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The Sapphire of St. Louis2015

  • 3.5
In 1741, a ship called the Saphir sets sail from a port in La Rochelle, France on its way to the New World. On board are thirty crewmembers and two hundred seventy-one slaves. Somewhere off the coast of Santo Domingo, a slave revolt erupts. This little-known moment in history was memorialized in an obscure 18th century painting that hangs in the Saint-Louis Cathedral in La Rochelle. Celebrated filmmaker Jose Luis Guerin peers into this painting to vividly re-tell the story, capturing, in the process, a snapshot of the political, historical, economic and social realities of the time. THE SAPPHIRE OF ST. LOUIS is a remarkable documentary that uses a little painting hidden away in a remote cathedral to open a door on a pivotal moment in history.

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Member Reviews (2)

top reviewer

A terrific little jewel of a movie, one that might, hopefully, encourage viewers to look more closely and attentively at paintings as well as at movies. A fine moment is filmed when the narrator, calling our attention to a small, circular form, finally declares that what it is and how it serves are unknown. Stripped of imaginative interpretations and dramatic conclusions, the movie might well serve as an instructional guide to the protagonist of Guerin's wonderful "In the City of Sylvia." Spruce M.'s review here on finely evaluates Guerin's intention and achievement.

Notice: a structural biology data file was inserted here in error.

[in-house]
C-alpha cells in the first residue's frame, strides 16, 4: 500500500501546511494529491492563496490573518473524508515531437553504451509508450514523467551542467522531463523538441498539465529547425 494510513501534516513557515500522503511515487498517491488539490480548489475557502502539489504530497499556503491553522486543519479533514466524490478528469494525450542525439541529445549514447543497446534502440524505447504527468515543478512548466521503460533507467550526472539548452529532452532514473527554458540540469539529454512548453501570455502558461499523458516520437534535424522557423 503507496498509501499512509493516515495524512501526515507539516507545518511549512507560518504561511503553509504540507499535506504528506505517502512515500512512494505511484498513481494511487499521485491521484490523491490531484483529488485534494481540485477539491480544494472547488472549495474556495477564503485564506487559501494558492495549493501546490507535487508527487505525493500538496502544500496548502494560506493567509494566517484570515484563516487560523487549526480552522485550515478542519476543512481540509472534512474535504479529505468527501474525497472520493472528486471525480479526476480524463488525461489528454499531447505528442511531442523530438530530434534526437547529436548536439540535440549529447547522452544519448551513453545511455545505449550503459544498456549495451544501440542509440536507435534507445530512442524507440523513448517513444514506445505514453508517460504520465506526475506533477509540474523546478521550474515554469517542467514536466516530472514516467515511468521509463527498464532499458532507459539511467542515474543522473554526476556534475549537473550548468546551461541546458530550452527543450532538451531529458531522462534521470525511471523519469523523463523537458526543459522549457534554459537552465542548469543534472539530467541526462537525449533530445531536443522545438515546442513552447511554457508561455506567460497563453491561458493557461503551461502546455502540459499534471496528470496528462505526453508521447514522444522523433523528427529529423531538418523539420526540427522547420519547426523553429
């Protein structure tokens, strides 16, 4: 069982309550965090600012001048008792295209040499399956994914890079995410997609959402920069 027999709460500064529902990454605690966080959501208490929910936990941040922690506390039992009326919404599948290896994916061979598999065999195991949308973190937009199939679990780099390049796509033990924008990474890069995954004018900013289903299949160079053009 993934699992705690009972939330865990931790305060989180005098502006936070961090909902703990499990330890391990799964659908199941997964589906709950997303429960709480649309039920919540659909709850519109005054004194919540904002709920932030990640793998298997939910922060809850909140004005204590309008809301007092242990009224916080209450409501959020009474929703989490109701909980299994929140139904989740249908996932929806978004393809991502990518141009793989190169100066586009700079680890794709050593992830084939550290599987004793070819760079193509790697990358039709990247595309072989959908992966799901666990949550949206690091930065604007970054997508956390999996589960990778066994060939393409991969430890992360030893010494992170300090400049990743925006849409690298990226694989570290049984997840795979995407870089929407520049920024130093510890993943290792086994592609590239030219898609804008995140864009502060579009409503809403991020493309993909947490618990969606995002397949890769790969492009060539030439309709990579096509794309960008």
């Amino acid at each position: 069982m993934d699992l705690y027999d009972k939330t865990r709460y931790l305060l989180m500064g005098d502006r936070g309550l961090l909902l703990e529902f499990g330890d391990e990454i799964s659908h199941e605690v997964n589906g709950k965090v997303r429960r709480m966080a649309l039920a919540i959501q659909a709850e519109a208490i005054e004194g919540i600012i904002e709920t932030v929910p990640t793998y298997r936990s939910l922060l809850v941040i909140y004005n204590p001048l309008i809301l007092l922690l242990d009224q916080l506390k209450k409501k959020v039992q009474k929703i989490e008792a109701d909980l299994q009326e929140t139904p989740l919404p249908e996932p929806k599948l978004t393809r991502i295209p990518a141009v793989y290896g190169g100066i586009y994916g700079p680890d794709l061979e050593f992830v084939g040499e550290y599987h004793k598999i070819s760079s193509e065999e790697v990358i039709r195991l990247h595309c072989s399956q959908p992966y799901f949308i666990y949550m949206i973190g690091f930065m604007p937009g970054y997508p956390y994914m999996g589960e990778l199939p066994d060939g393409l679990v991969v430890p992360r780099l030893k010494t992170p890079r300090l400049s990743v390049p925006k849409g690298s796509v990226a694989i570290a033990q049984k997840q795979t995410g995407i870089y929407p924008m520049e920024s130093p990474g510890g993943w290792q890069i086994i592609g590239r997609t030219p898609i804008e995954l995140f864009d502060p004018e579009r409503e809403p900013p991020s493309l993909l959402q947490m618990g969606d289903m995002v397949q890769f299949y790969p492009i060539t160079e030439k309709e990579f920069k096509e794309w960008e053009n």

A modest film, but very carefully and thoughtfully done. Creative camera work.

Evocative film. Doesn't try to make conclusions beyond the evidence that is clearly there. Respect for history and the loss of lives. Focuses on the painting with no re-enactment. Subtle preservation of history and truth. Something lost in the presumptuous historical films plied for millions by Hollywood.